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, 105 (49), 19318-23

Amyloid-beta Overproduction Causes Abnormal Mitochondrial Dynamics via Differential Modulation of Mitochondrial Fission/Fusion Proteins

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Amyloid-beta Overproduction Causes Abnormal Mitochondrial Dynamics via Differential Modulation of Mitochondrial Fission/Fusion Proteins

Xinglong Wang et al. Proc Natl Acad Sci U S A.

Abstract

Mitochondrial dysfunction is a prominent feature of Alzheimer disease but the underlying mechanism is unclear. In this study, we investigated the effect of amyloid precursor protein (APP) and amyloid beta on mitochondrial dynamics in neurons. Confocal and electron microscopic analysis demonstrated that approximately 40% M17 cells overexpressing WT APP (APPwt M17 cells) and more than 80% M17 cells overexpressing APPswe mutant (APPswe M17 cells) displayed alterations in mitochondrial morphology and distribution. Specifically, mitochondria exhibited a fragmented structure and an abnormal distribution accumulating around the perinuclear area. These mitochondrial changes were abolished by treatment with beta-site APP-cleaving enzyme inhibitor IV. From a functional perspective, APP overexpression affected mitochondria at multiple levels, including elevating reactive oxygen species levels, decreasing mitochondrial membrane potential, and reducing ATP production, and also caused neuronal dysfunction such as differentiation deficiency upon retinoic acid treatment. At the molecular level, levels of dynamin-like protein 1 and OPA1 were significantly decreased whereas levels of Fis1 were significantly increased in APPwt and APPswe M17 cells. Notably, overexpression of dynamin-like protein 1 in these cells rescued the abnormal mitochondrial distribution and differentiation deficiency, but failed to rescue mitochondrial fragmentation and functional parameters, whereas overexpression of OPA1 rescued mitochondrial fragmentation and functional parameters, but failed to restore normal mitochondrial distribution. Overexpression of APP or Abeta-derived diffusible ligand treatment also led to mitochondrial fragmentation and reduced mitochondrial coverage in neuronal processes in differentiated primary hippocampal neurons. Based on these data, we concluded that APP, through amyloid beta production, causes an imbalance of mitochondrial fission/fusion that results in mitochondrial fragmentation and abnormal distribution, which contributes to mitochondrial and neuronal dysfunction.

Conflict of interest statement

The authors declare no conflict of interest.

Figures

Fig. 1.
Fig. 1.
APP causes abnormal mitochondrial dynamics in M17 cells. (A) Representative immunoblot of APP. Tubulin is used as an internal loading control. (B) Representative pictures of stable M17 lines with different mitochondrial distribution patterns are shown. Green, tubulin; red, mito-DsRed2; blue, DAPi. Mitochondrial distribution (C) and morphology (D) are analyzed. At least 1,000 cells were measured for each cell line. (Scale bars, 10 μm.) *, P < 0.05, Student t test.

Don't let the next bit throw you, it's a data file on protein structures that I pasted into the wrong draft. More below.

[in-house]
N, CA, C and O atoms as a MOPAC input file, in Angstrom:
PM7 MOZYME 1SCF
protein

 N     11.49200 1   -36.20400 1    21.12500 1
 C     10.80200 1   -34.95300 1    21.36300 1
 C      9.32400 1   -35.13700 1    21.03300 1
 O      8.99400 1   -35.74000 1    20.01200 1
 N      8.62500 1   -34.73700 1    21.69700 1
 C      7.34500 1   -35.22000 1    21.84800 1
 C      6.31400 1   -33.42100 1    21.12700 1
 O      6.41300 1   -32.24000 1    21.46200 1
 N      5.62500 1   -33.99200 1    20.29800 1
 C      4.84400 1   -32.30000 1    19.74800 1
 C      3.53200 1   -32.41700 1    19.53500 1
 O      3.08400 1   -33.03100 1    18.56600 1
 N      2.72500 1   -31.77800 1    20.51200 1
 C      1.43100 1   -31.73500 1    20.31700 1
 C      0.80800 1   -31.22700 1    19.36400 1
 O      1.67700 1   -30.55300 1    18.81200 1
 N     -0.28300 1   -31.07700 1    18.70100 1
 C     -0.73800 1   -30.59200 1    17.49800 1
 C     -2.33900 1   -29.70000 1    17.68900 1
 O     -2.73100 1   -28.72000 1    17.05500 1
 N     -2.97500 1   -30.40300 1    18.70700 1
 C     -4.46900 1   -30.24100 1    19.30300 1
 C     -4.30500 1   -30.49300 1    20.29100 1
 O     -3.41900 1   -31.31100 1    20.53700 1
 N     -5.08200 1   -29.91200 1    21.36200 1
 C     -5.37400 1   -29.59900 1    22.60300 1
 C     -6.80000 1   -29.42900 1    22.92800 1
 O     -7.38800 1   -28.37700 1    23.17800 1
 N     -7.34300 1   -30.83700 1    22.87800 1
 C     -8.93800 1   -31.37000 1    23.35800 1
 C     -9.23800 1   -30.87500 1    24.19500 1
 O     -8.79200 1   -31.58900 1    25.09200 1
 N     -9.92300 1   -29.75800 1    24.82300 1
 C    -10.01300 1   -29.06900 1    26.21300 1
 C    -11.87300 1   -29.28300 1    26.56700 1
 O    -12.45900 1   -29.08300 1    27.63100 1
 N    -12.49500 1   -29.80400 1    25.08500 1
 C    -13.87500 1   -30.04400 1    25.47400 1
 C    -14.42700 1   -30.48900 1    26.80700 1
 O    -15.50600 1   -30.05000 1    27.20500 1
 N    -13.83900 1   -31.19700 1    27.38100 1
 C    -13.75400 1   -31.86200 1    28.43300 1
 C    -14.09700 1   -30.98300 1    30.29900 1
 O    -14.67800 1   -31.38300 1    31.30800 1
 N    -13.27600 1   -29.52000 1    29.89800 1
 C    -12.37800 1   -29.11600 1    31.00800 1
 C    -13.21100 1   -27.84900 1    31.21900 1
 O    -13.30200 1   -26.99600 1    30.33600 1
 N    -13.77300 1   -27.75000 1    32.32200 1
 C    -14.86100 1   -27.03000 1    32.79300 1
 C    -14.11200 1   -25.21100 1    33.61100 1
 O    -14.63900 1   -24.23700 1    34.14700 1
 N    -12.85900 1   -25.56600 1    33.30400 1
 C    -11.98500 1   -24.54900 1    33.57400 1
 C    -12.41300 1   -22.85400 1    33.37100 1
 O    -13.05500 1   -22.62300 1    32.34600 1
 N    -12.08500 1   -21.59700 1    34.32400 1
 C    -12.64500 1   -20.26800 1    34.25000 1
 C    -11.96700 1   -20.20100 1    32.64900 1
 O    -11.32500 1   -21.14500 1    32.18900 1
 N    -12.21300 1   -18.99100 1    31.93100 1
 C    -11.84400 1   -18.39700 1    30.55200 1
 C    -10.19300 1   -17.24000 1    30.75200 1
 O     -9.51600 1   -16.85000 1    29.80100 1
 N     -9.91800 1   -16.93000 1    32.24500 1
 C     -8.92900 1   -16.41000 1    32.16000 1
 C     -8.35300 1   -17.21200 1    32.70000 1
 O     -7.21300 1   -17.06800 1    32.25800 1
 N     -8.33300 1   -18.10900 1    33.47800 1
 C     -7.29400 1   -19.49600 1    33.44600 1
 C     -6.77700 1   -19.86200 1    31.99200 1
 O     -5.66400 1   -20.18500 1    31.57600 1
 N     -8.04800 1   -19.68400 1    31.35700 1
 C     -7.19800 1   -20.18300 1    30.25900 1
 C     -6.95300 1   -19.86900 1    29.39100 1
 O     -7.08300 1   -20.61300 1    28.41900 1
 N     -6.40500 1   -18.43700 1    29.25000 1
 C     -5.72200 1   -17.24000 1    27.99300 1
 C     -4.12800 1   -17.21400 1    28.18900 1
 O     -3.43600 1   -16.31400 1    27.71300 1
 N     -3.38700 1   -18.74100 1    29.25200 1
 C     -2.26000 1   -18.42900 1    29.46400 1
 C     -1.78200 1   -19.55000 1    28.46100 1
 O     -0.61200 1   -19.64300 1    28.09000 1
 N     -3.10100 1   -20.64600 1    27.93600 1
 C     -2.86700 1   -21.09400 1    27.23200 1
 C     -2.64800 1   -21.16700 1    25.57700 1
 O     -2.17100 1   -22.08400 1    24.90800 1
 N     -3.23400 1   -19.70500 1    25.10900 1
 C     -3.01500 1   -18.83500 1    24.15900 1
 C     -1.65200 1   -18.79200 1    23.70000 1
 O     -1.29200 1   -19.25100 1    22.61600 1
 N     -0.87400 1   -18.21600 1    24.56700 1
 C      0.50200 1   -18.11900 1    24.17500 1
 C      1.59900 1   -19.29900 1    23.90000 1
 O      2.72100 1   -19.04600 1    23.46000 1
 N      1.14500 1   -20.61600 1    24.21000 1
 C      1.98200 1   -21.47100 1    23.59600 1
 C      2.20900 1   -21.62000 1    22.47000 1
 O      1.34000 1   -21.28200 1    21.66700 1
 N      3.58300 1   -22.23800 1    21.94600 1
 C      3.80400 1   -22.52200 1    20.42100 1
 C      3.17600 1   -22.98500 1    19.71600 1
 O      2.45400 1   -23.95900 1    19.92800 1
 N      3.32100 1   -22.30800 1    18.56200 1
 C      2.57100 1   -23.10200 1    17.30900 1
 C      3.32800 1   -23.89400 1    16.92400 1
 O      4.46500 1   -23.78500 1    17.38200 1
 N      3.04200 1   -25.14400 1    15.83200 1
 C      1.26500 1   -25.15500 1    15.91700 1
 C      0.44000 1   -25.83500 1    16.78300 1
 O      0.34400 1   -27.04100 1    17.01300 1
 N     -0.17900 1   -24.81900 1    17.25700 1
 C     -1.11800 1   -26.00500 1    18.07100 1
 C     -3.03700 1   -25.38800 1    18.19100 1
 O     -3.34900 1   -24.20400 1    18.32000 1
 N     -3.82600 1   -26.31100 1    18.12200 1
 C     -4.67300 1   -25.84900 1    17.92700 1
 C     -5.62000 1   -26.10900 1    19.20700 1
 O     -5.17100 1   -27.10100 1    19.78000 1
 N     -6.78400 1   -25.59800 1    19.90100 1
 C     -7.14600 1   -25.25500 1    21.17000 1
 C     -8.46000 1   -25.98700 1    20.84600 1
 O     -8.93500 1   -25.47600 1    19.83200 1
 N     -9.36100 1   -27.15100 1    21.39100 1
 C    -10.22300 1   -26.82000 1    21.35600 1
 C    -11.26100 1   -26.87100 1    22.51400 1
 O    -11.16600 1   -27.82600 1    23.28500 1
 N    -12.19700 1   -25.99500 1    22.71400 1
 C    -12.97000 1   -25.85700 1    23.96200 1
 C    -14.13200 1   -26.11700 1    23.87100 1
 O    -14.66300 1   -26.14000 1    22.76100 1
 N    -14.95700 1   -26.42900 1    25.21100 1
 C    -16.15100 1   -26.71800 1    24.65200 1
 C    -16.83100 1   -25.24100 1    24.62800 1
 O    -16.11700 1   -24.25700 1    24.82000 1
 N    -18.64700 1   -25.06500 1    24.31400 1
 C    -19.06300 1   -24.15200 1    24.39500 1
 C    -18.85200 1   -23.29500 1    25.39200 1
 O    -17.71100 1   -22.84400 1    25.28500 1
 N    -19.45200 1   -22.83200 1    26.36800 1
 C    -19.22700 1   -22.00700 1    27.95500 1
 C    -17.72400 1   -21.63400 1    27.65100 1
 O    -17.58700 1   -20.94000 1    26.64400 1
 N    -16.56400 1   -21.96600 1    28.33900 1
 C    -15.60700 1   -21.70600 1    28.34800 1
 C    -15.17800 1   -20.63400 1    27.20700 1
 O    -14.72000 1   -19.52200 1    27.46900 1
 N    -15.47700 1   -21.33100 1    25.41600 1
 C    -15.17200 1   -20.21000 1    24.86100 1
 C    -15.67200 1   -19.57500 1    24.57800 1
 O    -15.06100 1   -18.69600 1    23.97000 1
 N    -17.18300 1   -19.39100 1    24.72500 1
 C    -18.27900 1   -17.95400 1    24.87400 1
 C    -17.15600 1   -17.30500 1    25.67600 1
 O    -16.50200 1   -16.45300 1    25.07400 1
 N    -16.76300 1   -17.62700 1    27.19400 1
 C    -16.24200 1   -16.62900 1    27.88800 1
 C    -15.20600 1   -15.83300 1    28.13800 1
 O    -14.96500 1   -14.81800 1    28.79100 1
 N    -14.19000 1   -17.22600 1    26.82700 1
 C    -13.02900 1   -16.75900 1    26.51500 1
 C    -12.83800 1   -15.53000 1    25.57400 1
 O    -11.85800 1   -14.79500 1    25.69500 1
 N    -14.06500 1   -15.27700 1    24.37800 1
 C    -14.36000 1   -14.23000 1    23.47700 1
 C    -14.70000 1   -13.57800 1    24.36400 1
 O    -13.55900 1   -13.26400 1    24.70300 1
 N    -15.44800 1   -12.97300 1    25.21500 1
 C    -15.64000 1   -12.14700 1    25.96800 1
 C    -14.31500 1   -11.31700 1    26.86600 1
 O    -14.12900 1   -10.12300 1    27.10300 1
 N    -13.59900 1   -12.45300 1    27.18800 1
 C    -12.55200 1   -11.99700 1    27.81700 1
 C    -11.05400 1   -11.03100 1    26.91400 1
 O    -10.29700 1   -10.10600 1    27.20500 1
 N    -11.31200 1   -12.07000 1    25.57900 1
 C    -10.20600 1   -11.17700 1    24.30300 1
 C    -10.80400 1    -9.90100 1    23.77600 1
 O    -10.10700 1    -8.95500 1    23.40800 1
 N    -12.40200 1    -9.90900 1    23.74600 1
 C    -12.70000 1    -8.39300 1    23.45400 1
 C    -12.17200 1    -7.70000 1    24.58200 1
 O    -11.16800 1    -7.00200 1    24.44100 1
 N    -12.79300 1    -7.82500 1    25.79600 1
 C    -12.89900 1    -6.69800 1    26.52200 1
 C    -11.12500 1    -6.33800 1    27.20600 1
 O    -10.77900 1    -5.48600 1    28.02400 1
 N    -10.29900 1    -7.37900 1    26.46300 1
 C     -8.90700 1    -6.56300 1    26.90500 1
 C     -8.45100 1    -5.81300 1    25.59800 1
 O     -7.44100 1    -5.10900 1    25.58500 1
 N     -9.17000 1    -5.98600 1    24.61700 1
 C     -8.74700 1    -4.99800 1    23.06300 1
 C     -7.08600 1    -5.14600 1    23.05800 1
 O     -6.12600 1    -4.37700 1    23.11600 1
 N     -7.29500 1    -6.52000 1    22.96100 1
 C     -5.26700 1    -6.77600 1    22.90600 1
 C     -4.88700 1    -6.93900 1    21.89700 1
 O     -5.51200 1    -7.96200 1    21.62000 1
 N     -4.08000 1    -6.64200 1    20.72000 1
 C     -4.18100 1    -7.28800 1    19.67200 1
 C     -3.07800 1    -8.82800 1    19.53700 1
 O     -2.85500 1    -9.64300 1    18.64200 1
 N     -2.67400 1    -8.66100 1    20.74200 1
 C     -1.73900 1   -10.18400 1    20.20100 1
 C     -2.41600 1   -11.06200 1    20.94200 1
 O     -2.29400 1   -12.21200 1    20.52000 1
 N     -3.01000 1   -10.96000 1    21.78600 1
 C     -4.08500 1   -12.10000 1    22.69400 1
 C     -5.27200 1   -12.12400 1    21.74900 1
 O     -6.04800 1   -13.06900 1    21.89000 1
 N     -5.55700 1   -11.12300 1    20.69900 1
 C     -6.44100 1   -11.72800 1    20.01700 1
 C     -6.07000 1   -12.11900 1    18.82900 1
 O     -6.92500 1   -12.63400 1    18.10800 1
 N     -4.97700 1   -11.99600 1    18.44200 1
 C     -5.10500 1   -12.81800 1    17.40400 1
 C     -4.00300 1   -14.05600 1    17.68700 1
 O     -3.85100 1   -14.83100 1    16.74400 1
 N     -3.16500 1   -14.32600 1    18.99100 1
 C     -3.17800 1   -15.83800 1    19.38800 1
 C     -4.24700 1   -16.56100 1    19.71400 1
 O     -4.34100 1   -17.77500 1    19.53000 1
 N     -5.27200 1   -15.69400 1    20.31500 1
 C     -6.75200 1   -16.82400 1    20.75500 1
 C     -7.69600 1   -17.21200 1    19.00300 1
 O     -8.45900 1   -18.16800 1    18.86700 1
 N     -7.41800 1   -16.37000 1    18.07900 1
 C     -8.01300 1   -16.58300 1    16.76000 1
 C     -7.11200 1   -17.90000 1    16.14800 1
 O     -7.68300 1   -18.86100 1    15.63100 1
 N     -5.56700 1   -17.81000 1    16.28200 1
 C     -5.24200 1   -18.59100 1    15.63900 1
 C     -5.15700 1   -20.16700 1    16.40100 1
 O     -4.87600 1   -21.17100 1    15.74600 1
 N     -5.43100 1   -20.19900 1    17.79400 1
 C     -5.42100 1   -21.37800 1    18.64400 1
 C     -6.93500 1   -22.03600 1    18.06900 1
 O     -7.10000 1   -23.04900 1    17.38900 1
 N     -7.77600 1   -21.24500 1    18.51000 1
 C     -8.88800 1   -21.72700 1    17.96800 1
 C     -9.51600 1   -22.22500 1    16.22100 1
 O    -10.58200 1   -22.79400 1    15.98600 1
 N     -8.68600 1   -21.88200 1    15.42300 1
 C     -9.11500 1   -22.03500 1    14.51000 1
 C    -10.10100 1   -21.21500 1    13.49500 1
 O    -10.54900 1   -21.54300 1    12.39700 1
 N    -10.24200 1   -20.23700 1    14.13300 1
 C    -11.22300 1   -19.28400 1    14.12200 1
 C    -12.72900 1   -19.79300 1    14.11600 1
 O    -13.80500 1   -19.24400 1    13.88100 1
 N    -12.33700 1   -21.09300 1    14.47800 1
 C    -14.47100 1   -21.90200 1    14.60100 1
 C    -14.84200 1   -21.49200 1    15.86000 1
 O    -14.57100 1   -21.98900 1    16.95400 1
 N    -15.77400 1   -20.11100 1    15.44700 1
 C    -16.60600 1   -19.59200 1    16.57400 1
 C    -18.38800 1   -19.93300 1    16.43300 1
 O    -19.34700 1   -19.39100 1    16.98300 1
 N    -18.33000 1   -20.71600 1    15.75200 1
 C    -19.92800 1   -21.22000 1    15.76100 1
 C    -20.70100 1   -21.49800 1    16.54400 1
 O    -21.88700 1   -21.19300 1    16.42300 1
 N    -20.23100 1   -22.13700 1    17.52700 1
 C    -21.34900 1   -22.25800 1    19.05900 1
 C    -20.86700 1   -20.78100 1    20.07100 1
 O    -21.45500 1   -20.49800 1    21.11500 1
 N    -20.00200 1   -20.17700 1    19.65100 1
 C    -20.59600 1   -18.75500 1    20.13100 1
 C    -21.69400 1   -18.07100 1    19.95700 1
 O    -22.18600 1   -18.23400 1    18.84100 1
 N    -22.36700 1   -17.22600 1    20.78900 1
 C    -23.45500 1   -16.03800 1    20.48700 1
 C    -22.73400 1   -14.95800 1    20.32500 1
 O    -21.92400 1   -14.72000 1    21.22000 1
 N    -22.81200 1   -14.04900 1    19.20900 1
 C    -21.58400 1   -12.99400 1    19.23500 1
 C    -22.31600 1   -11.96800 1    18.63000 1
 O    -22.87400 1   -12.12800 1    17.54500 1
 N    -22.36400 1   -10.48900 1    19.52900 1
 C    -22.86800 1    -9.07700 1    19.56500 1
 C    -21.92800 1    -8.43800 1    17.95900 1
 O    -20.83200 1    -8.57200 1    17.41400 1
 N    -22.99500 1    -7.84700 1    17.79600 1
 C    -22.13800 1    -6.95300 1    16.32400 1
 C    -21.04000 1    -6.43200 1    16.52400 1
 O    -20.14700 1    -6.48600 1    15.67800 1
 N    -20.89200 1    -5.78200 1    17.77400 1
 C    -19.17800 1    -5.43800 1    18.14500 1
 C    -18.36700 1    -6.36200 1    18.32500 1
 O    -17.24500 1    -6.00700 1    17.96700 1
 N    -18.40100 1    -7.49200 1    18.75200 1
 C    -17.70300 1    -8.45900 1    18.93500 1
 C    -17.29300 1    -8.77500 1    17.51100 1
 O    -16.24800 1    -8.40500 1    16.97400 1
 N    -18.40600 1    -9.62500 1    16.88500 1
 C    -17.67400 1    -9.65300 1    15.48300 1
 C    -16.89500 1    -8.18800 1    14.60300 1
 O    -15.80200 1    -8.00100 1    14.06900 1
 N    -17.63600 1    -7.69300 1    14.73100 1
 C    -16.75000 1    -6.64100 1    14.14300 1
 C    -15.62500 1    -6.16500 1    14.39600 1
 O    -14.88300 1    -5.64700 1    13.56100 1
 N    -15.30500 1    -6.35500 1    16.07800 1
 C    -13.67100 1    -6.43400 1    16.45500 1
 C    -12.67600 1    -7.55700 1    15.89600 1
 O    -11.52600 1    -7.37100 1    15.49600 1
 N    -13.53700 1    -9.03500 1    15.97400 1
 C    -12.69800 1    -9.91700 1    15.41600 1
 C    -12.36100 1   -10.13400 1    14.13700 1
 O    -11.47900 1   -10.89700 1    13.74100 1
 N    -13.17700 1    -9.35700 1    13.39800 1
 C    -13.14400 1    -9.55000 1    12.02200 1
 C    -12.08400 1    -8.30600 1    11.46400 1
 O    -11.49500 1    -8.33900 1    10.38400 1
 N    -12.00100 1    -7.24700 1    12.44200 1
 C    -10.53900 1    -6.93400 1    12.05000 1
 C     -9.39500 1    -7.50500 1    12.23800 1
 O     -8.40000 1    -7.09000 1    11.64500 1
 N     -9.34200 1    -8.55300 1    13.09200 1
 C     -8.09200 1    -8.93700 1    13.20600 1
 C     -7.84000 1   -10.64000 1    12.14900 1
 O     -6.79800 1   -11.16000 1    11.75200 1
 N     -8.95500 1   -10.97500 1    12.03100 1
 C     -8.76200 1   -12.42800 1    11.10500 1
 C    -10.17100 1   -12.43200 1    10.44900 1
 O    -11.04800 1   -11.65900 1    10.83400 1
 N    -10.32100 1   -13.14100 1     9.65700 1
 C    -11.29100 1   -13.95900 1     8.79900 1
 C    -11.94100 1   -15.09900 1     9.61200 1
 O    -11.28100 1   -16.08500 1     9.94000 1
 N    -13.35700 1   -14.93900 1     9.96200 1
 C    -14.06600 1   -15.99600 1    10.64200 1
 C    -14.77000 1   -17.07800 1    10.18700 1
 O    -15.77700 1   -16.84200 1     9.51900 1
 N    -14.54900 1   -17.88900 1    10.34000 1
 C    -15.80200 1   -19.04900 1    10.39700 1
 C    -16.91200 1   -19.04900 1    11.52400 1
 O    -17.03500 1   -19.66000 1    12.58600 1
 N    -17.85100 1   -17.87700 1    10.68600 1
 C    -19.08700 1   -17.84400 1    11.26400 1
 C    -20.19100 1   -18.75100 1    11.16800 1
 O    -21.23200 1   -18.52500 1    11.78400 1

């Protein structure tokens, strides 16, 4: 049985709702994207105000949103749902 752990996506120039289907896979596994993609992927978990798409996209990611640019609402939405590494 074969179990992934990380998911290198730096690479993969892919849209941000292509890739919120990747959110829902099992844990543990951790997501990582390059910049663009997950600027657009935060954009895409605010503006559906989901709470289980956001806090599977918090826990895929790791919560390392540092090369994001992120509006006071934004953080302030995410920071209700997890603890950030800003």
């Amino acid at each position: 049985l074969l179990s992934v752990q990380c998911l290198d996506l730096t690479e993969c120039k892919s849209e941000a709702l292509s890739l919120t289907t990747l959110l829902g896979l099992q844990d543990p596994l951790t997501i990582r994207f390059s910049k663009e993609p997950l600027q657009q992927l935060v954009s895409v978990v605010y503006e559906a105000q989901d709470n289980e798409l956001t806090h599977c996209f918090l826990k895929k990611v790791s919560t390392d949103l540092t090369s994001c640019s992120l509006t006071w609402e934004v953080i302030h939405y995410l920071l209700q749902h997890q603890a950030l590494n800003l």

Fig. 2.
Fig. 2.
APP expression affects mitochondrial fusion. M17 cells were transfected with mito-Dendra2 to label mitochondria. Before photo-conversion (Pre), Dendra2 emits green fluorescence. At time 0, laser activation is applied to ROI (square box) to allow full photo-conversion, from green to red, of all of the mitochondria within the ROI. Thereafter, mitochondrial behavior in the entire cell was monitored for 60 min. Active mitochondria fission (filled arrowhead) and fusion (open arrowhead) of individual mitochondrion could be observed in the representative control cell. (Scale bars, 20 μm.)
Fig. 3.
Fig. 3.
APP expression modulates mitochondrial fission/fusion proteins. Representative immunoblot (A) and quantification analysis (B) revealed that DLP1 and OPA1 were reduced, whereas Fis1 was increased significantly in APPwt and APPswe M17 cells (*, P < 0.05).
Fig. 4.
Fig. 4.
APP causes abnormal mitochondrial dynamics in differentiated rat E18 primary hippocampal neurons. Neurons (DIV7) were co-transfected with mito-AcGFP and DsRed-tagged APP or APPswe in the absence or presence of 20 nM BACE inhibitor IV. Three days after transfection, neurons were fixed and evaluated. (A) Representative pictures of positively transfected neurons with different mitochondrial morphology and distribution pattern were shown. Red, DsRed-APP; green, mito-AcGFP. (Scale bar, 100 μm.) (B) Higher magnification pictures of the boxed area in A. (Scale bar, 20 μm.) (C and D) Mitochondria (length and coverage) in a segment of neuronal process at least 200 μm in length beginning from the cell body of neurons were analyzed. At least 20 cells were analyzed each time in three independent experiments.

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